You are a proud entrepreneur with your company registered, up and running. The next step must be to pick your first team members, right? In fact, this might be a wrong move, making your company unsustainable if you hire too soon.
Jenny Retief, CEO Riversands Incubation Hub
Think over these five pointers before you take the leap...
Get your timing right
If you hire too soon, you often find yourself spending valuable time setting up tasks for your employee to do instead of getting on with building your business. Ask yourself:
- Do I have enough work for this person?
- Do I have the time to manage them properly?
- Is my business developed enough to support more than one person?
Check your hiring motivation
Be clear on your expectations before you hire. Ask yourself what you are really looking for in an employee:
- Do I want to hire someone to help my business achieve more or simply so that I can go around talking about “my staff”?
- Am I avoiding doing something in my business that I find uncomfortable, such as sales?
- Am I looking for someone to bounce ideas off? This is a role for your business partner if you have one, not an employee. Or you could find a mentor or business coach for advice.
- Am I lonely and anxious by myself in this business? There is always a barrier between being a “boss” and an “employee” so it is not realistic to expect companionship and camaraderie from an employee.
The 20-hours rule
Being busy and feeling overwhelmed is not a good enough reason to hire someone. Ask yourself what you need help with and how you can solve this:
- Are there tasks in my personal life that eat into the time I have to concentrate on my business? Creative solutions could include outsourcing to a lift service for your children or roping in a family member to help at home.
- Am I comfortable delegating work within my business to an employee? If you are not yet confident enough to share some responsibility, you will still be busy and overwhelmed while your new staffer is playing computer games.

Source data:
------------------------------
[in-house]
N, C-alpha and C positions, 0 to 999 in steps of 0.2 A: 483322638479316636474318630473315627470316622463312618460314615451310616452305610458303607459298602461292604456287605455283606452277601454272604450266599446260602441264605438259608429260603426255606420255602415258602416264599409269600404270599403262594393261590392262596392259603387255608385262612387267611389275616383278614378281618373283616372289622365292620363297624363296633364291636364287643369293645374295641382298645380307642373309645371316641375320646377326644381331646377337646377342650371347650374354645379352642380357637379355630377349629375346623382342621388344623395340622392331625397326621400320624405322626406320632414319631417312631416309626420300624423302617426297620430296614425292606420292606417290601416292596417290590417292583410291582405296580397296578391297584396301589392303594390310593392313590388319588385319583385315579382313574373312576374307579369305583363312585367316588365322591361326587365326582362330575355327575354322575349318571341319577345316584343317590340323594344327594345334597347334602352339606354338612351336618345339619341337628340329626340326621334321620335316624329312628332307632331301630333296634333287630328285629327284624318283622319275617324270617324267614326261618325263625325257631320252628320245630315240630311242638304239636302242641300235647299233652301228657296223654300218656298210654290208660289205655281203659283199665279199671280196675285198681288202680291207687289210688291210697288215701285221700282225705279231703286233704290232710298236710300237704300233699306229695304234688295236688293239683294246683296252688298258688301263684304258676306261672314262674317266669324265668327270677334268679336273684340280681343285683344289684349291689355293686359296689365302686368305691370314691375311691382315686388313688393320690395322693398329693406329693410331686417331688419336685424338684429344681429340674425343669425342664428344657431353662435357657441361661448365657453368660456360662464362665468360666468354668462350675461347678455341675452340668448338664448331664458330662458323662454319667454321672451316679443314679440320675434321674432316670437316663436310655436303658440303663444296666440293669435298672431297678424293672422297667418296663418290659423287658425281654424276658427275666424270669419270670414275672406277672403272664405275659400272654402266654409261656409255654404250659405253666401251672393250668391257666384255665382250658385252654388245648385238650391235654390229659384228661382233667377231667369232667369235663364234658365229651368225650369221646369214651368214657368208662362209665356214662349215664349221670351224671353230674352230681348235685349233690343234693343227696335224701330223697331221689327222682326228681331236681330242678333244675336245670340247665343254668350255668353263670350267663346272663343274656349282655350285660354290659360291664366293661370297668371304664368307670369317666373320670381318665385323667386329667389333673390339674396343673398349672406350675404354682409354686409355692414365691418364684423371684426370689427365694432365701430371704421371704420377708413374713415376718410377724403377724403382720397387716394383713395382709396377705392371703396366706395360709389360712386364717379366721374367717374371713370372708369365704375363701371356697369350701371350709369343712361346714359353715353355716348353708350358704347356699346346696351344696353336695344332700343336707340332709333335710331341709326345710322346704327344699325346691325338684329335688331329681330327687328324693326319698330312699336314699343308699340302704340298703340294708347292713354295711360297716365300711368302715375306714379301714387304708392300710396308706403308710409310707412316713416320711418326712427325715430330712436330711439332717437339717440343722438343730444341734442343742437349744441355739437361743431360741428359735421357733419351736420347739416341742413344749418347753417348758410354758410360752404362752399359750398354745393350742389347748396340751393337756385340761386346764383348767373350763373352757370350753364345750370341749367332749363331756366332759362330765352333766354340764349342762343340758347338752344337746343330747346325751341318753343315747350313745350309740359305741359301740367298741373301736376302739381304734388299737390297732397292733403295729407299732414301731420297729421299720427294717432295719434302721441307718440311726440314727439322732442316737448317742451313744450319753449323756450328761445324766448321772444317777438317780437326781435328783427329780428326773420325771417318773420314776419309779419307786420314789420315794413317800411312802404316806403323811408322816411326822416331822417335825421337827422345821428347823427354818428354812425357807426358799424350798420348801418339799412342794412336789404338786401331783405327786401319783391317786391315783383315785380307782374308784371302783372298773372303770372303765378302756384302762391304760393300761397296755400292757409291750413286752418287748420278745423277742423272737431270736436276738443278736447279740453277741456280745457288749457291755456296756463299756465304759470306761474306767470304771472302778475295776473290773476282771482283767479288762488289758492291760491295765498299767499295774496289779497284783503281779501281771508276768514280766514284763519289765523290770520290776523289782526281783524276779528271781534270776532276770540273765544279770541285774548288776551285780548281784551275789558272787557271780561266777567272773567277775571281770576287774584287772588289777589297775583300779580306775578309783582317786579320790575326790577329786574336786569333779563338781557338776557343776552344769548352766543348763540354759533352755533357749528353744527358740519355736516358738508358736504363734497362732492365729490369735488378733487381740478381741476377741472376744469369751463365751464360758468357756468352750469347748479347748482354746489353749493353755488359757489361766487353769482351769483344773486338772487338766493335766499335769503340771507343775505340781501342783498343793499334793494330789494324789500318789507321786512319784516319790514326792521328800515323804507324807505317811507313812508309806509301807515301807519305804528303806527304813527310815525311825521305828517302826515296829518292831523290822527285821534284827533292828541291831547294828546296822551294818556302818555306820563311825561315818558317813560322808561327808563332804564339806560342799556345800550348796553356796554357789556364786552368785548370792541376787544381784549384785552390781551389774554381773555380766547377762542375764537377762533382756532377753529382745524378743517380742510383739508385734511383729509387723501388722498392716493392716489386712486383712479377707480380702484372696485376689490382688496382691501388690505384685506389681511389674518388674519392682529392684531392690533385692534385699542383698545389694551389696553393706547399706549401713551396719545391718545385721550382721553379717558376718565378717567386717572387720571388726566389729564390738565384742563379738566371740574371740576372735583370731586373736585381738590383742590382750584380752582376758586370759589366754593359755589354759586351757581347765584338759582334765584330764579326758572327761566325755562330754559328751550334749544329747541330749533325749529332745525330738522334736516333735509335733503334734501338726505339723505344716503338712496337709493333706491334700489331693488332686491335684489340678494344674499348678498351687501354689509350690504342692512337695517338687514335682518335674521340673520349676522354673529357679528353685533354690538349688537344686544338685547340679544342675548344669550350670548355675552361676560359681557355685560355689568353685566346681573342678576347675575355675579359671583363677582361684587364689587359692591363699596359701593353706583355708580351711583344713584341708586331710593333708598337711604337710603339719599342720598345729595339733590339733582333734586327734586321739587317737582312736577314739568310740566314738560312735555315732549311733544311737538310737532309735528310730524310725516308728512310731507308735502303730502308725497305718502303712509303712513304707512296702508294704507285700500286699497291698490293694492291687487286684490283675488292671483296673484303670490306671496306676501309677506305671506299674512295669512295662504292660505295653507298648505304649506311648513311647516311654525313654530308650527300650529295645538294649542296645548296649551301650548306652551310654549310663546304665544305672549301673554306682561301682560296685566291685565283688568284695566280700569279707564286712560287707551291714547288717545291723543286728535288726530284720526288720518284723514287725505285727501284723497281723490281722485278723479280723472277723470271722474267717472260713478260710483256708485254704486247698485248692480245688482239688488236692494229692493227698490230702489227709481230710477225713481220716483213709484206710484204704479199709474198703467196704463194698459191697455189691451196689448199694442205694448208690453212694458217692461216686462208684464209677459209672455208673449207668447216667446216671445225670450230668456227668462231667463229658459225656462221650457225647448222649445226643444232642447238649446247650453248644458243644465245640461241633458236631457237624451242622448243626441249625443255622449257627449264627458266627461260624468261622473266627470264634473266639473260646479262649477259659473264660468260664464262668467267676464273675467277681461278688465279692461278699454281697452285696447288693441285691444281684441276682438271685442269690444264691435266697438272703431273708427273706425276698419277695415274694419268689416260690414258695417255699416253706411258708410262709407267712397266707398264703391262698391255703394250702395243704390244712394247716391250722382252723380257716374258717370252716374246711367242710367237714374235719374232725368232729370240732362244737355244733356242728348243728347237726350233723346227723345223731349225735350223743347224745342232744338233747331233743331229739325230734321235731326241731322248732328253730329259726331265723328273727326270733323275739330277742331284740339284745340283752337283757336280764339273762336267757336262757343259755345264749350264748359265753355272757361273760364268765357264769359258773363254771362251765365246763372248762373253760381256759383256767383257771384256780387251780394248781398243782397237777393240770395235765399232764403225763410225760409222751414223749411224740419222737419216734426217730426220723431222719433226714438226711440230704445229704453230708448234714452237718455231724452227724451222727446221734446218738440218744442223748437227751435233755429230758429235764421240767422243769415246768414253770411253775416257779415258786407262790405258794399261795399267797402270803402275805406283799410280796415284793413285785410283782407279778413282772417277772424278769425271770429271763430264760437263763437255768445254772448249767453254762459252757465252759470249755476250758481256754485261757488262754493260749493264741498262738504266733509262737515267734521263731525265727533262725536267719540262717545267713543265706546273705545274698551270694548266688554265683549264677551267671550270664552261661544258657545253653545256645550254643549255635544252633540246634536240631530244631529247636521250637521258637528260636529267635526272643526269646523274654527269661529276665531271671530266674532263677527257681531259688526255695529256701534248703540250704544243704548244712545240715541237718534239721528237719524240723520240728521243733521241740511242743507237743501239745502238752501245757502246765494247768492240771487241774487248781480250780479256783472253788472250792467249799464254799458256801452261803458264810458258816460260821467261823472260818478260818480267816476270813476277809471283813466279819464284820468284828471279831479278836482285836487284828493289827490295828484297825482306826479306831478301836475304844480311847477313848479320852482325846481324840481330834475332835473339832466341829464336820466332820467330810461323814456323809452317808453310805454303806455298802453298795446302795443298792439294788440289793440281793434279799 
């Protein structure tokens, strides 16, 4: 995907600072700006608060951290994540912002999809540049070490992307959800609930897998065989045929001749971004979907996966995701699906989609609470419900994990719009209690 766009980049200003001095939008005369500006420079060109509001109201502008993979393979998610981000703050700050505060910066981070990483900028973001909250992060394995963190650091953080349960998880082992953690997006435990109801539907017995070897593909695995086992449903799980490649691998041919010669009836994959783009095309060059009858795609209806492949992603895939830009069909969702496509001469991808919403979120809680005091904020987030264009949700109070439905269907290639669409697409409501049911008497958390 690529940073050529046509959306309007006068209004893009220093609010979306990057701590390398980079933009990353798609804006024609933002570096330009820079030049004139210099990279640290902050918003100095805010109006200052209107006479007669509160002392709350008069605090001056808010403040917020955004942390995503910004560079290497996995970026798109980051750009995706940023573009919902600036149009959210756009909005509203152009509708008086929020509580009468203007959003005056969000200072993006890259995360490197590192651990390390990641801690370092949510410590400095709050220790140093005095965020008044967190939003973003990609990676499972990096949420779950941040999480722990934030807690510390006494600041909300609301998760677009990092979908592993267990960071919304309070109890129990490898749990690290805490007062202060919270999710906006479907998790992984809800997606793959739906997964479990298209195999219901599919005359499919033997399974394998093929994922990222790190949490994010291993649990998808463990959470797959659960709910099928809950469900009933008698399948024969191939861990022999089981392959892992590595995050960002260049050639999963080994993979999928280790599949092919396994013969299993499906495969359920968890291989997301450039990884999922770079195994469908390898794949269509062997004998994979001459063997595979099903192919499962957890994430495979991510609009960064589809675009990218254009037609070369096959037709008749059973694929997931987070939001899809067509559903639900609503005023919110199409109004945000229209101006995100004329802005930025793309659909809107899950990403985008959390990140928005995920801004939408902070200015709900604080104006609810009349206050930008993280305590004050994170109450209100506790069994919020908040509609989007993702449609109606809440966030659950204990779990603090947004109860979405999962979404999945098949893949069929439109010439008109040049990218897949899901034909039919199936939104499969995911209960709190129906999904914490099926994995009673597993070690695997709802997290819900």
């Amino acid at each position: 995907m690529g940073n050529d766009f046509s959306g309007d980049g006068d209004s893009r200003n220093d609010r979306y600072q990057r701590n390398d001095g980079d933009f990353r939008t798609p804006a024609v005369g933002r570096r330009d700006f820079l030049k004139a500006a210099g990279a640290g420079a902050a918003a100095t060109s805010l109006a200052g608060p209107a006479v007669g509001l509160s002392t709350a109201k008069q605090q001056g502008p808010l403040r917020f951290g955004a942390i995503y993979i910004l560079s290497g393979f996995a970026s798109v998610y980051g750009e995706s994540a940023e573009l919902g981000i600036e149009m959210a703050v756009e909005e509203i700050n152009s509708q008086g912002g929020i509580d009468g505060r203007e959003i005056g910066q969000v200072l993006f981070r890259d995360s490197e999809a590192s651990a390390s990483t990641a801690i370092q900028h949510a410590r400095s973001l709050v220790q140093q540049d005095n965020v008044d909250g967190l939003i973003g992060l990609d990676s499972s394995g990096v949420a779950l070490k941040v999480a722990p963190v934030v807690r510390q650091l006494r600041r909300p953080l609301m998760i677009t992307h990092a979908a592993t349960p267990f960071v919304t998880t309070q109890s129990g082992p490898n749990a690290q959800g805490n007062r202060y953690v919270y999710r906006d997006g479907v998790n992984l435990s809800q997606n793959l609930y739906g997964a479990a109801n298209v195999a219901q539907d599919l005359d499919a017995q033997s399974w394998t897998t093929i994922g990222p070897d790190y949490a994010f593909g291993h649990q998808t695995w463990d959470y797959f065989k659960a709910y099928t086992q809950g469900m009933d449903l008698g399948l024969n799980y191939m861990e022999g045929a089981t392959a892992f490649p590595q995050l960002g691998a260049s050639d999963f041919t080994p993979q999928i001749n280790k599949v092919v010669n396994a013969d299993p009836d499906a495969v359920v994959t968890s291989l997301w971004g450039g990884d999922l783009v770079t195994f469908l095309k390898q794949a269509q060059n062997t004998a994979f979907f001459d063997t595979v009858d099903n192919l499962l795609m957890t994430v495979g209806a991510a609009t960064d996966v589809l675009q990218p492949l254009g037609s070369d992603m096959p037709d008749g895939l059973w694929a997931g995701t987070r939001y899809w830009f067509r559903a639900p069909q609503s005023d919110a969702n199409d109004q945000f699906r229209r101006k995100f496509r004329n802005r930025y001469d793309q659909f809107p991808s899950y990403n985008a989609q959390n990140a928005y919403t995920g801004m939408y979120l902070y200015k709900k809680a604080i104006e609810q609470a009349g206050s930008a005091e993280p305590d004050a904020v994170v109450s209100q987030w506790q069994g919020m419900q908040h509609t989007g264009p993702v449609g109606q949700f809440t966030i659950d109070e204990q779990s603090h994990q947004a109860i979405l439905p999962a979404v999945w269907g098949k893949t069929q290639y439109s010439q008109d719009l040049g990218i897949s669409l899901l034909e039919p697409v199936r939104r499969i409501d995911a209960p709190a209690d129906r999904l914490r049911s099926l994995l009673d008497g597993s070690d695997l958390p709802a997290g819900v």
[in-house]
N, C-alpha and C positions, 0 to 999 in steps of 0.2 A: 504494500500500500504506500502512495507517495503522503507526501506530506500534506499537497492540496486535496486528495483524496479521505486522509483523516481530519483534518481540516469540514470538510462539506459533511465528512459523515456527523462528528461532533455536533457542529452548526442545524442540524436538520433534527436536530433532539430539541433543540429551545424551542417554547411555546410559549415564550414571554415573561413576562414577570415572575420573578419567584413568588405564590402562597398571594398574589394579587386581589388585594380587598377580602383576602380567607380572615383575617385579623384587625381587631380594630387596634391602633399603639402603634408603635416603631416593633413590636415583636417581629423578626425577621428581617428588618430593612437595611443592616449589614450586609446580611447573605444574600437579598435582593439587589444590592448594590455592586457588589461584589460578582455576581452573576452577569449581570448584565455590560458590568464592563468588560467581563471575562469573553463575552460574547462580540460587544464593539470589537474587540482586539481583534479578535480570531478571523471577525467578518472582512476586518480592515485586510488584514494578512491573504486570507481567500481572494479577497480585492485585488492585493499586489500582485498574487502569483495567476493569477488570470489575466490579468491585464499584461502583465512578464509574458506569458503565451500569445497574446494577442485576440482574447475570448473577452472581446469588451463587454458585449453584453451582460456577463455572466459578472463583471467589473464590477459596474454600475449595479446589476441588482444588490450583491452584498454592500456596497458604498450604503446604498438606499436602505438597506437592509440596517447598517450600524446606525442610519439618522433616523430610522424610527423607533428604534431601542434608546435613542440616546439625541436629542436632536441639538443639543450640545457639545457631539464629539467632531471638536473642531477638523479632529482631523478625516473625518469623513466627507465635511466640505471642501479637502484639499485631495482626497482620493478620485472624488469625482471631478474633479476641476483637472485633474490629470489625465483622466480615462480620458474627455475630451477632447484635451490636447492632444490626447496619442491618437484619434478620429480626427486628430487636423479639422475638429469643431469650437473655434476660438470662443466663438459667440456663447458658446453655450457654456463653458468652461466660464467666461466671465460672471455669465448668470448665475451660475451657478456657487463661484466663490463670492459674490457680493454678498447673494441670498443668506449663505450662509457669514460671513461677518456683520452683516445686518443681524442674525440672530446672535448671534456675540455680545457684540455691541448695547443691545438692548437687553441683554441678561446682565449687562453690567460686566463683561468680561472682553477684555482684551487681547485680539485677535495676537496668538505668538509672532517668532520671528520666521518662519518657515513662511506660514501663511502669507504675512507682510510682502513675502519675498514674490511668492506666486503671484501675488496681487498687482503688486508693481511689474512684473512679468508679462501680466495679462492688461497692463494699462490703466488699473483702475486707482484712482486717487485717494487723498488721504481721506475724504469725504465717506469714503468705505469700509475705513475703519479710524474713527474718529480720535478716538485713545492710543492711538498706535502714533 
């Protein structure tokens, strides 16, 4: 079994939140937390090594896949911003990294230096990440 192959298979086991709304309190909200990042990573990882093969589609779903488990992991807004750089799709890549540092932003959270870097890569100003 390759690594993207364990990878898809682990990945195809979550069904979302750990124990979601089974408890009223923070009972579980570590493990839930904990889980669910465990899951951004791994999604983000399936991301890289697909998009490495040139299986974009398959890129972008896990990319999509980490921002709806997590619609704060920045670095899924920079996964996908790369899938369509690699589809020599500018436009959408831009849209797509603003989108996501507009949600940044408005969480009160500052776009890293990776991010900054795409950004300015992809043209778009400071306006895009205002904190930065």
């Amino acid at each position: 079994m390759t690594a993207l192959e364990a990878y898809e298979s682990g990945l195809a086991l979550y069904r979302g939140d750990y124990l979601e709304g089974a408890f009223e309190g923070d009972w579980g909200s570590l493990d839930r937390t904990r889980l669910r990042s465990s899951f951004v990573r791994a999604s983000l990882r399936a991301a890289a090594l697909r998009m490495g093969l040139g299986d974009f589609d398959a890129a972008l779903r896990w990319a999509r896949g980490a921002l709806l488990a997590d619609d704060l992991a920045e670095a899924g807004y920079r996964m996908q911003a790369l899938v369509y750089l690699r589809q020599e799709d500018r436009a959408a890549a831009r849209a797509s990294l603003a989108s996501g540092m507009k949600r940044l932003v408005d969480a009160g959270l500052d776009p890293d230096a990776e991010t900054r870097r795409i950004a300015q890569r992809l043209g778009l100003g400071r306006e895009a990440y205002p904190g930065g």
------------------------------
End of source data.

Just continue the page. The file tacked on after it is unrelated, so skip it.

- How much help do I need? Once you’ve listed 20 hours’ worth of repeatable tasks — things an employee can do week after week — you can start thinking about how to fill that role.
Have your heart in the right place
If you are considering an intern, remember that this is their first experience of being in the workplace. They need to be instructed and coached, which often demands more of your time than you expect.
If the internship is part of work-experience learning within a recognised qualification, you will need to write regular reports for the study institution on the intern’s workload, attitude and progress in skills development.
Get into the gig economy
Bridge the gap between going it alone and permanent staff by starting with part-time employees – a 25-hour work week. This will spare your cashflow as well.
The booming gig economy is your friend, offering easy links to a whole range of part-time or short-term services:
- Consider platforms such as Upwork.com for outsourcing work like proofreading or web design.
- Check out platforms such as RecruitMyMom for people looking for flexible and reduced hours’ work.
- Build your hiring needs around short-term contracts tied to a specific project. This process will also help you to develop management, delegation and collaboration skills that will be a great benefit when you are ready to hire permanent staff.